Soundtrack Suggestions for Zach Braff's 'Garden State' Follow-Up - Rolling Stone
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Soundtrack Suggestions for Zach Braff’s ‘Garden State’ Follow-Up

Songs by the National, Yellowbirds and Youth Lagoon fit actor’s aesthetic

Matt Berninger of The National, Josh Kaufman of The Yellowbirds, and Trevor Powers of Youth Lagoon.

Matt Berninger of the National, Josh Kaufman of the Yellowbirds and Trevor Powers of Youth Lagoon

Gary Wolstenholme/Redferns; C Flanigan/WireImage; Mike Lawrie/Getty Images

It took Zach Braff a day and a half to raise more than $1.7 million on Kickstarter for Wish I Was Here, the planned follow-up to his 2004 movie Garden State. Braff’s debut as a screenwriter and director was “a hilarious and heartfelt ode to twentysomething angst,” Peter Travers wrote in his review. 

Then there was the soundtrack, which played like the handpicked mixtape it essentially was. In addition to going platinum and winning Braff a Grammy, the Garden State soundtrack was a sampler of indie cool, playing a big part in breaking the Shins to a wider audience and introducing many moviegoers to acts including Thievery Corporation, Remy Zero and Cary Brothers. “Music and score are very important to me, and I’ll be using them in the same way in Wish I Was Here,” Braff promises on his Kickstarter page.

Zach Braff Raises $1.5 Million in One Day on Kickstarter
The new film is about Aidan Bloom, a 35-year-old father and husband. He’s a struggling actor by trade who is given to flights of fancy while “still trying to find his identity; a purpose for his life.” Through a series of events, he ends up homeschooling his two kids, and as he teaches them, Braff writes, “Aidan gradually discovers some of the parts of himself he couldn’t find.”

It sounds like a premise ripe for musical accompaniment, with songs that are in the spirit of Zach Braff: whimsical, but also wistful. After all, even the zany moments on Braff’s sitcom Scrubs came balanced with sad-bastard songs. Here, then, are 10 suggestions for tracks, many by under-heralded artists, to include on the Wish I Was Here soundtrack.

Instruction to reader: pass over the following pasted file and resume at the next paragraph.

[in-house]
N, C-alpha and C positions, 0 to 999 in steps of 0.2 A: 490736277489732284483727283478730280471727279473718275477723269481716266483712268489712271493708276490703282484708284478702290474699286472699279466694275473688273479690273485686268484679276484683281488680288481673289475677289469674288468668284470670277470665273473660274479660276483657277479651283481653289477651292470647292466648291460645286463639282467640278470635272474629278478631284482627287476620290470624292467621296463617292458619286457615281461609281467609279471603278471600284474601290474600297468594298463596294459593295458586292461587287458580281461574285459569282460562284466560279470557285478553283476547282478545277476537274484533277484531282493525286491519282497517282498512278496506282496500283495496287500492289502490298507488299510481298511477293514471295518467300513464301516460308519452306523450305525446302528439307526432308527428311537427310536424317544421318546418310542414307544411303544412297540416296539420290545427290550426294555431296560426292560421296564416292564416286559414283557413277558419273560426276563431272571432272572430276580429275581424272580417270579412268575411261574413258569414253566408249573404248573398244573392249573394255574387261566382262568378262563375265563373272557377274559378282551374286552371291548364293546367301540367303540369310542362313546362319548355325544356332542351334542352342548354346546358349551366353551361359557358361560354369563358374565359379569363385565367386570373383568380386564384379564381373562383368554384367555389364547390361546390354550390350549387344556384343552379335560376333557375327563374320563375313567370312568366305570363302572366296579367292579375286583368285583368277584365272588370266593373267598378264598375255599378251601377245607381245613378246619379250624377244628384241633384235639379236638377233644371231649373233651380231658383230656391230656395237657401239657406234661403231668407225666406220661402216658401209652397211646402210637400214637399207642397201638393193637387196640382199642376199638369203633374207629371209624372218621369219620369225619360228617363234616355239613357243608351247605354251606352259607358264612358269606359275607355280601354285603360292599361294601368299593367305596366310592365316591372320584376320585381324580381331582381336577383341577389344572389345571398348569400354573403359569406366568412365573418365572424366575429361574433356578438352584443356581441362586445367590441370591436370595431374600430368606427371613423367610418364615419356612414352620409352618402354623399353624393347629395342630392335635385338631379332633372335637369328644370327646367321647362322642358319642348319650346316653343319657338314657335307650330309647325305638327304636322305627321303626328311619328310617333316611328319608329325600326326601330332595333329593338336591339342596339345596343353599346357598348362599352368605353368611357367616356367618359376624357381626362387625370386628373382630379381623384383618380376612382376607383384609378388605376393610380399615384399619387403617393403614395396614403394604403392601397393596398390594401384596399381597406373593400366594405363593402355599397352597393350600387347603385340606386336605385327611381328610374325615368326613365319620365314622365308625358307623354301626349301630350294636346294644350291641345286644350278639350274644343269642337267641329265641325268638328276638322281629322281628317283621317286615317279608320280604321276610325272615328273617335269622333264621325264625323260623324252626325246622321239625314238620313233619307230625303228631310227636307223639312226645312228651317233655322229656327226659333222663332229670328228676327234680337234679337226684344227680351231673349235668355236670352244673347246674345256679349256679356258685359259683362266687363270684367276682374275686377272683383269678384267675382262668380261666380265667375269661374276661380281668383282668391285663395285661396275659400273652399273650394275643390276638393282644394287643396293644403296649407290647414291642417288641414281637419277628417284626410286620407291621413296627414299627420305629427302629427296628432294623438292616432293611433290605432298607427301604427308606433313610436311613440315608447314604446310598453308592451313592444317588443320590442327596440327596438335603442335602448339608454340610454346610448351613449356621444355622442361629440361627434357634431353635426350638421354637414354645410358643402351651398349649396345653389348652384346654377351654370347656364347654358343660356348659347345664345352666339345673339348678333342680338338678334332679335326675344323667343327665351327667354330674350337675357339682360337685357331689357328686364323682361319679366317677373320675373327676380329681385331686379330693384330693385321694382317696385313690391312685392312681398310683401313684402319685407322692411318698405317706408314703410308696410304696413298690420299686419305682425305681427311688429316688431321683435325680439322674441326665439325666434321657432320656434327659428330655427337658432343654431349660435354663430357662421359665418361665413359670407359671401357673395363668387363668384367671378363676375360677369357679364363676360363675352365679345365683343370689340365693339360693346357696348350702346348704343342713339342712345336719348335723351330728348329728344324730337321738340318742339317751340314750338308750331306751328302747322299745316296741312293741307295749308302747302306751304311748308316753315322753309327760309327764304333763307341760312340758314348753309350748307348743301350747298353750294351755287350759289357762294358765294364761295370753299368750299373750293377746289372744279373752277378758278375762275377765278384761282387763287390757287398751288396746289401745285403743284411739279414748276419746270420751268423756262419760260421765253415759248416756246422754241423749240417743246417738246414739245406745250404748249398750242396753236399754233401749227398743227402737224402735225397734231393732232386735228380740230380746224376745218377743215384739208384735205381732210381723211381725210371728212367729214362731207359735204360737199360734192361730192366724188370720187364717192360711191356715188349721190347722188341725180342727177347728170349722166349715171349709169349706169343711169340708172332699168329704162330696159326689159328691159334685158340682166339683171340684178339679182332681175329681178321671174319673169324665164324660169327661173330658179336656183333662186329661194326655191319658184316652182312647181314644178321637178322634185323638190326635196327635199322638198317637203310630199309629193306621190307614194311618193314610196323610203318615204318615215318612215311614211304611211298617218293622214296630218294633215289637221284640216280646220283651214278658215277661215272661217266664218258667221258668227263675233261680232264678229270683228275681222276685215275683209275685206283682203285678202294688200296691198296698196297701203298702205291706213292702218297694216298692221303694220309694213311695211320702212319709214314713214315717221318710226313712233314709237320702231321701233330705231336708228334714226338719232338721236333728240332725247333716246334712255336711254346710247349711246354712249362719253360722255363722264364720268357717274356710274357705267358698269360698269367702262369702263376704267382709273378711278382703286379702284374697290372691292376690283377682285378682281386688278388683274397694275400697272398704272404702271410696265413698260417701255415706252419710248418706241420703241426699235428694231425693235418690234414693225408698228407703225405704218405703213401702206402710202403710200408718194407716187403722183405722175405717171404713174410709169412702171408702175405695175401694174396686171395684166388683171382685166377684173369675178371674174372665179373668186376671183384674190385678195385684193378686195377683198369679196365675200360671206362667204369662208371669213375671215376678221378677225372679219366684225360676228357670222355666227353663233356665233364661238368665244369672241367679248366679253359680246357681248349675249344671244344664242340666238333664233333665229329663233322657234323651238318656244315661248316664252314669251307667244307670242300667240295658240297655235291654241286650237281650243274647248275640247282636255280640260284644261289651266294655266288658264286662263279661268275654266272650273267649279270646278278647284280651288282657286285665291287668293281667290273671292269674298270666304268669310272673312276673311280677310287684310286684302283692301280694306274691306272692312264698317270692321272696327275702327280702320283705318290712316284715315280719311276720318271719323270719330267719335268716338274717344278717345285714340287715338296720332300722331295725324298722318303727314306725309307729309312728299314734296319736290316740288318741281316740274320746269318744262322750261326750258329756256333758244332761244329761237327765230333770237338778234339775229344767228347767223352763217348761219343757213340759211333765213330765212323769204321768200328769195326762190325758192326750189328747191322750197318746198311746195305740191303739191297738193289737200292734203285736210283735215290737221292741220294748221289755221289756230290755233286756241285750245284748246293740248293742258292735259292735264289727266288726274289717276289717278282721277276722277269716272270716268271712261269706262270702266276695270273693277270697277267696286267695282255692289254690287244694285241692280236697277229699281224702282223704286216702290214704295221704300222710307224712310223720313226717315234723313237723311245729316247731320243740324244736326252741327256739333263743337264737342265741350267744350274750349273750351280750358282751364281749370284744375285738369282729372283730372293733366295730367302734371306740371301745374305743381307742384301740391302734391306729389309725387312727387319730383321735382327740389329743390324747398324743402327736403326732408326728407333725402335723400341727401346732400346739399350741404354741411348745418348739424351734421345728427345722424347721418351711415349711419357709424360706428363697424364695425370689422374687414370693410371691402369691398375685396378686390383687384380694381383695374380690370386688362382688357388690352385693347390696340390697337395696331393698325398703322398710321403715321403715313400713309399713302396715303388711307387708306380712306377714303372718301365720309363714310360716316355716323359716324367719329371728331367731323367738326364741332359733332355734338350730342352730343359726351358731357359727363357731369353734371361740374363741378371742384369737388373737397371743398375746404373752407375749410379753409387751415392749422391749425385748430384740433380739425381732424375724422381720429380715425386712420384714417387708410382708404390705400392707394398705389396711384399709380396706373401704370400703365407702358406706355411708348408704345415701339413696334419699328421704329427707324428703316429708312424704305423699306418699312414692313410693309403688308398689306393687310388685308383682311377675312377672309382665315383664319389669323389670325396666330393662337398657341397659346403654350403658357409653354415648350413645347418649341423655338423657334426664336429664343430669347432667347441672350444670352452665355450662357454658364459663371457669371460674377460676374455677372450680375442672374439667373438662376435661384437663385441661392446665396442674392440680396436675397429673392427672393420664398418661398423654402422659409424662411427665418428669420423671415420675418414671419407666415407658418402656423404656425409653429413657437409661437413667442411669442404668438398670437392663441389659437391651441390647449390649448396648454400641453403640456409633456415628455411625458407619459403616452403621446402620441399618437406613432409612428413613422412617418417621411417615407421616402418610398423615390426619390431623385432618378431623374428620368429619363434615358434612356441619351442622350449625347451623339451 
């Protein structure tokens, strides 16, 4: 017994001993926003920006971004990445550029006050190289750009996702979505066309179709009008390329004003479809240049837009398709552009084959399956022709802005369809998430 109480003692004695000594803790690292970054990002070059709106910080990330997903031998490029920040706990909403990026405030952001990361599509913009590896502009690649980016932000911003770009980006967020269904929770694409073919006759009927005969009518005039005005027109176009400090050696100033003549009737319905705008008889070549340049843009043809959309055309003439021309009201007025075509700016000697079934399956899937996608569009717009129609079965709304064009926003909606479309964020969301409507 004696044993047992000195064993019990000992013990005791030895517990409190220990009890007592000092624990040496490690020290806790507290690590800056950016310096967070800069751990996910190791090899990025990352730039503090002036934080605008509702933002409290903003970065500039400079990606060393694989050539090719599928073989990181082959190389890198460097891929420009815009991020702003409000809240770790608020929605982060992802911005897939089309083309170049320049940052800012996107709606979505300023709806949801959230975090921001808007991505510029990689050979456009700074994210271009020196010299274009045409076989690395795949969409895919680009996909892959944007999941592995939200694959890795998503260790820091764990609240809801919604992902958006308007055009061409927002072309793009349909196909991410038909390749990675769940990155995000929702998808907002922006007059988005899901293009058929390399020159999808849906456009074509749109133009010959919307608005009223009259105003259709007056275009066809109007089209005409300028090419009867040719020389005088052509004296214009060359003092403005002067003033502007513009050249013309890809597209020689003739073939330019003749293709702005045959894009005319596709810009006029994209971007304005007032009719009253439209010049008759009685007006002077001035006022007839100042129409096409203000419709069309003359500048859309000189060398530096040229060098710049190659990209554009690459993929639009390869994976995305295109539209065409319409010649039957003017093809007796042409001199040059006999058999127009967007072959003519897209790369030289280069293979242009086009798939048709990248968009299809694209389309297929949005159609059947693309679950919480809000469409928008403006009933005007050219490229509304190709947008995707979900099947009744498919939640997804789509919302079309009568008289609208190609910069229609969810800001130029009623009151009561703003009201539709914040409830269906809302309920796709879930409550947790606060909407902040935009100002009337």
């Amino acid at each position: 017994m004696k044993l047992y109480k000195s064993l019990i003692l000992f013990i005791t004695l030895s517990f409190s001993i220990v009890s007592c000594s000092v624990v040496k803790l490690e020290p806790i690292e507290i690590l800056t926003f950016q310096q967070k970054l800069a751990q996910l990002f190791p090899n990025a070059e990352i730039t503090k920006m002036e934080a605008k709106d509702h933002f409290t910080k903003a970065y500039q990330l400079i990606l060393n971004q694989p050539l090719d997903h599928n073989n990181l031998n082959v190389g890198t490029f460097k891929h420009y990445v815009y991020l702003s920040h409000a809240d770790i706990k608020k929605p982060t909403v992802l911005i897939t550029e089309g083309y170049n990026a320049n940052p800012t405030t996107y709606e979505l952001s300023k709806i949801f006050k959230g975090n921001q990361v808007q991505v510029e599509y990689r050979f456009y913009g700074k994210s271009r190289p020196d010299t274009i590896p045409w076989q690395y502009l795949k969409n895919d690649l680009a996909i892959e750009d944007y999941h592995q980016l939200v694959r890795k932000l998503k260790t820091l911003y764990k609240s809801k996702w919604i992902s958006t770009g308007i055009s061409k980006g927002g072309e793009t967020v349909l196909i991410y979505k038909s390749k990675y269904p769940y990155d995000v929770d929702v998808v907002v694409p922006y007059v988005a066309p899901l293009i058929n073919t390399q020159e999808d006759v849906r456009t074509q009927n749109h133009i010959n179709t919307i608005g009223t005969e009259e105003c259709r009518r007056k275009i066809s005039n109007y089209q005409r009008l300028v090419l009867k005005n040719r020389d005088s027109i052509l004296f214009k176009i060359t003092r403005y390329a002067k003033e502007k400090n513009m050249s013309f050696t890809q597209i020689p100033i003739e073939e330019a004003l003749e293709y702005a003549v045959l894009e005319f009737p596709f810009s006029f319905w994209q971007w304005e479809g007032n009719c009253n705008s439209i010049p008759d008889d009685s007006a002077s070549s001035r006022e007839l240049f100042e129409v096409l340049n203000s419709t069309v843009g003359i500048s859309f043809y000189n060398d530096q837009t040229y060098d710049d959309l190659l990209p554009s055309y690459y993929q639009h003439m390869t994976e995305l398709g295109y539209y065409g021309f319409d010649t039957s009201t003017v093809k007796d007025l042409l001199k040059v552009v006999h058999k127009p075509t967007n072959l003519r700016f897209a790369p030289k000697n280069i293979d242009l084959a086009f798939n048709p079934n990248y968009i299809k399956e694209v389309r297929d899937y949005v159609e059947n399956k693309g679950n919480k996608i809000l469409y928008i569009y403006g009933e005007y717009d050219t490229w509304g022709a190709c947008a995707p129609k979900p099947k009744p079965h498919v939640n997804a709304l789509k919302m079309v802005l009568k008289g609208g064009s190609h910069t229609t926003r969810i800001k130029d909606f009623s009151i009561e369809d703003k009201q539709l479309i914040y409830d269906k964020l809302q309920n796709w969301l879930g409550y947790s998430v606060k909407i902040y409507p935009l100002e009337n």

“Fake Empire” by the National
Perfect for that late-night taking-stock scene, where our protagonist is lost in thought, illuminated only by a flickering TV in a darkened room, long after the rest of the family has gone to bed. 

“Approaching Pavonis Mons By Balloon (Utopia Planitia)” by the Flaming Lips
Aidan often fantasizes about being “a futuristic Space Knight,” Braff writes, which sounds like an idea Wayne Coyne could get behind.

“Starman” by Golden Smog
What self-respecting Space Knight wouldn’t hum this song under his breath from time to time? And Golden Smog’s version would be a hell of a lot cheaper to license than David Bowie’s original.

“Everyone Belongs to Someone” by Shelby Earl
Lovely, gentle accompaniment to any journey of self-discovery, this Seattle singer-songwriter’s tune is a natural fit for Aidan’s necessary realization that he can’t stay wrapped up solely in his own hopes and dreams.

“Keep Your Children in a Coma” by Future Bible Heroes
Stephin Merritt’s other band enumerates various reasons, including bullies and computer-made music, for putting kids in suspended animation, “at least until they’re teens.” Seems like a sentiment that a nervous, inexperienced homeschool parent could identify with.

“I Got You Babe” by Mark Kozelek
Sonny and Cher’s cheery ode to each other takes on a moodier cast in the hands of Kozelek, of Red House Painters and Sun Kil Moon. It’s ideal for cutting the treacle in the inevitable scene in which Aidan and his wife realize this crazy homeschooling adventure has brought them closer than ever. 

“Mute” by Youth Lagoon
At once murky and catchy, this dreamily cinematic song sounds like Youth Lagoon mastermind Trevor Powers could have written it specifically for Braff.

“In Our World” by Yellowbirds
This tune works two ways: A hint of hazy psychedelia makes it an excellent launching pad for daydreams, while the title exerts a subtle gravitational pull back to the here and now.

“Shoestring” by Wall
When Aidan starts getting the hang of his new life, this quietly hopeful electro-pop tune by London singer Lyla Foy, a.k.a. Wall, could accompany the protagonist’s first little triumphs.

“It’s Only Life” by the Shins
For old time’s sake, in recognition of Braff’s early Shins advocacy. Plus, it’s a great reminder for Aidan not to take himself too seriously. It is only life, after all.


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